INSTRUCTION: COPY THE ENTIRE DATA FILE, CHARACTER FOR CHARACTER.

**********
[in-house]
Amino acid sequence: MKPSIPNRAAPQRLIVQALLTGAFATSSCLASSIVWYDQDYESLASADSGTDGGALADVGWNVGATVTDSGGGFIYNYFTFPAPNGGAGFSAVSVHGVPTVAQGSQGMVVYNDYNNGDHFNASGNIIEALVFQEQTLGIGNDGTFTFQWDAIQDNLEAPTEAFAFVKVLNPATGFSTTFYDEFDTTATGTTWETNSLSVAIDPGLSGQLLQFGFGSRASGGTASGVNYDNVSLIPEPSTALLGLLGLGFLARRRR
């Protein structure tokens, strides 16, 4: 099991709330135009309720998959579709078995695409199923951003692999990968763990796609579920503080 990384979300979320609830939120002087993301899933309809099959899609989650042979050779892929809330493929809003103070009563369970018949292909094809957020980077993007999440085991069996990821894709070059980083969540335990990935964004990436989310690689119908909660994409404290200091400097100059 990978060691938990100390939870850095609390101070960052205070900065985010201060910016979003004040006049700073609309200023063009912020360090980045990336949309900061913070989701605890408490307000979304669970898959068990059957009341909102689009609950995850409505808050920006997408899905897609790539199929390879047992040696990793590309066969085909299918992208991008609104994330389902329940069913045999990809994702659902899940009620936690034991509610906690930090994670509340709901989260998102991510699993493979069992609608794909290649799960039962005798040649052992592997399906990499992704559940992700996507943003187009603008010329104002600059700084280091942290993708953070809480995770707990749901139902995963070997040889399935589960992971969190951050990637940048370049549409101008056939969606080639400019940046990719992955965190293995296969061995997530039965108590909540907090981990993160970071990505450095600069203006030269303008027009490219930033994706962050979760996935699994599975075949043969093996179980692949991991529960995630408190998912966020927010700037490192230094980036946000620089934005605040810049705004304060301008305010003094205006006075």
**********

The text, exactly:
[in-house]
Amino acid sequence: MKPSIPNRAAPQRLIVQALLTGAFATSSCLASSIVWYDQDYESLASADSGTDGGALADVGWNVGATVTDSGGGFIYNYFTFPAPNGGAGFSAVSVHGVPTVAQGSQGMVVYNDYNNGDHFNASGNIIEALVFQEQTLGIGNDGTFTFQWDAIQDNLEAPTEAFAFVKVLNPATGFSTTFYDEFDTTATGTTWETNSLSVAIDPGLSGQLLQFGFGSRASGGTASGVNYDNVSLIPEPSTALLGLLGLGFLARRRR
């Protein structure tokens, strides 16, 4: 099991709330135009309720998959579709078995695409199923951003692999990968763990796609579920503080 990384979300979320609830939120002087993301899933309809099959899609989650042979050779892929809330493929809003103070009563369970018949292909094809957020980077993007999440085991069996990821894709070059980083969540335990990935964004990436989310690689119908909660994409404290200091400097100059 990978060691938990100390939870850095609390101070960052205070900065985010201060910016979003004040006049700073609309200023063009912020360090980045990336949309900061913070989701605890408490307000979304669970898959068990059957009341909102689009609950995850409505808050920006997408899905897609790539199929390879047992040696990793590309066969085909299918992208991008609104994330389902329940069913045999990809994702659902899940009620936690034991509610906690930090994670509340709901989260998102991510699993493979069992609608794909290649799960039962005798040649052992592997399906990499992704559940992700996507943003187009603008010329104002600059700084280091942290993708953070809480995770707990749901139902995963070997040889399935589960992971969190951050990637940048370049549409101008056939969606080639400019940046990719992955965190293995296969061995997530039965108590909540907090981990993160970071990505450095600069203006030269303008027009490219930033994706962050979760996935699994599975075949043969093996179980692949991991529960995630408190998912966020927010700037490192230094980036946000620089934005605040810049705004304060301008305010003094205006006075």